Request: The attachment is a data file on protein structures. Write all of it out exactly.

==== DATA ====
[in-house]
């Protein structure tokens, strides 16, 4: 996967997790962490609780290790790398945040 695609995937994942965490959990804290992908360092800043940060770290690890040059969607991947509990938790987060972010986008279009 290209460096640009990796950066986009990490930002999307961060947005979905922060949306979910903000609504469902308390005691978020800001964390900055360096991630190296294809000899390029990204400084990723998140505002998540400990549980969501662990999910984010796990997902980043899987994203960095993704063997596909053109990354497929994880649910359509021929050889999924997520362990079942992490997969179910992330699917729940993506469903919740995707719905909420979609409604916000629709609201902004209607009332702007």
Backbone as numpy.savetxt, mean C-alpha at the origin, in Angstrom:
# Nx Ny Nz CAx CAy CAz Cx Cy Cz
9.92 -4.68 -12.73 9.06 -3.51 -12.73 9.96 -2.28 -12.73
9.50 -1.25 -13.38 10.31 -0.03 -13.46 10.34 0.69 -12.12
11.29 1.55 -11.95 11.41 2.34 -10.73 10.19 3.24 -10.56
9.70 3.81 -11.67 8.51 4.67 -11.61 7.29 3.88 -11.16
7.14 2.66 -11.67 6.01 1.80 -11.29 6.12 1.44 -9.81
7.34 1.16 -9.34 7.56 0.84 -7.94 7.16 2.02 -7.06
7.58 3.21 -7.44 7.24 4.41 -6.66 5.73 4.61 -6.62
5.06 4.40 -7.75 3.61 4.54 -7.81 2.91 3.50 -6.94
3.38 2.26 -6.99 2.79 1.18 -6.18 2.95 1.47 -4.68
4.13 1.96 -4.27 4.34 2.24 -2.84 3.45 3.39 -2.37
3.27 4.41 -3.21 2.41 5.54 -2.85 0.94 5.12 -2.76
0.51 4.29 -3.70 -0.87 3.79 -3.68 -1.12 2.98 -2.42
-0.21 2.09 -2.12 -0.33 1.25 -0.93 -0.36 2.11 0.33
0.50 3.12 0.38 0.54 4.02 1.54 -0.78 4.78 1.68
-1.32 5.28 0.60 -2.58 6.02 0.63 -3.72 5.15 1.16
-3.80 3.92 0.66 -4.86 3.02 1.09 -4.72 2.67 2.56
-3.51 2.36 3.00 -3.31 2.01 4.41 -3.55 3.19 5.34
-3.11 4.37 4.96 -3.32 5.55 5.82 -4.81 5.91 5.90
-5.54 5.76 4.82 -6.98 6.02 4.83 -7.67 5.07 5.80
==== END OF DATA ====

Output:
[in-house]
């Protein structure tokens, strides 16, 4: 996967997790962490609780290790790398945040 695609995937994942965490959990804290992908360092800043940060770290690890040059969607991947509990938790987060972010986008279009 290209460096640009990796950066986009990490930002999307961060947005979905922060949306979910903000609504469902308390005691978020800001964390900055360096991630190296294809000899390029990204400084990723998140505002998540400990549980969501662990999910984010796990997902980043899987994203960095993704063997596909053109990354497929994880649910359509021929050889999924997520362990079942992490997969179910992330699917729940993506469903919740995707719905909420979609409604916000629709609201902004209607009332702007």
Backbone as numpy.savetxt, mean C-alpha at the origin, in Angstrom:
# Nx Ny Nz CAx CAy CAz Cx Cy Cz
9.92 -4.68 -12.73 9.06 -3.51 -12.73 9.96 -2.28 -12.73
9.50 -1.25 -13.38 10.31 -0.03 -13.46 10.34 0.69 -12.12
11.29 1.55 -11.95 11.41 2.34 -10.73 10.19 3.24 -10.56
9.70 3.81 -11.67 8.51 4.67 -11.61 7.29 3.88 -11.16
7.14 2.66 -11.67 6.01 1.80 -11.29 6.12 1.44 -9.81
7.34 1.16 -9.34 7.56 0.84 -7.94 7.16 2.02 -7.06
7.58 3.21 -7.44 7.24 4.41 -6.66 5.73 4.61 -6.62
5.06 4.40 -7.75 3.61 4.54 -7.81 2.91 3.50 -6.94
3.38 2.26 -6.99 2.79 1.18 -6.18 2.95 1.47 -4.68
4.13 1.96 -4.27 4.34 2.24 -2.84 3.45 3.39 -2.37
3.27 4.41 -3.21 2.41 5.54 -2.85 0.94 5.12 -2.76
0.51 4.29 -3.70 -0.87 3.79 -3.68 -1.12 2.98 -2.42
-0.21 2.09 -2.12 -0.33 1.25 -0.93 -0.36 2.11 0.33
0.50 3.12 0.38 0.54 4.02 1.54 -0.78 4.78 1.68
-1.32 5.28 0.60 -2.58 6.02 0.63 -3.72 5.15 1.16
-3.80 3.92 0.66 -4.86 3.02 1.09 -4.72 2.67 2.56
-3.51 2.36 3.00 -3.31 2.01 4.41 -3.55 3.19 5.34
-3.11 4.37 4.96 -3.32 5.55 5.82 -4.81 5.91 5.90
-5.54 5.76 4.82 -6.98 6.02 4.83 -7.67 5.07 5.80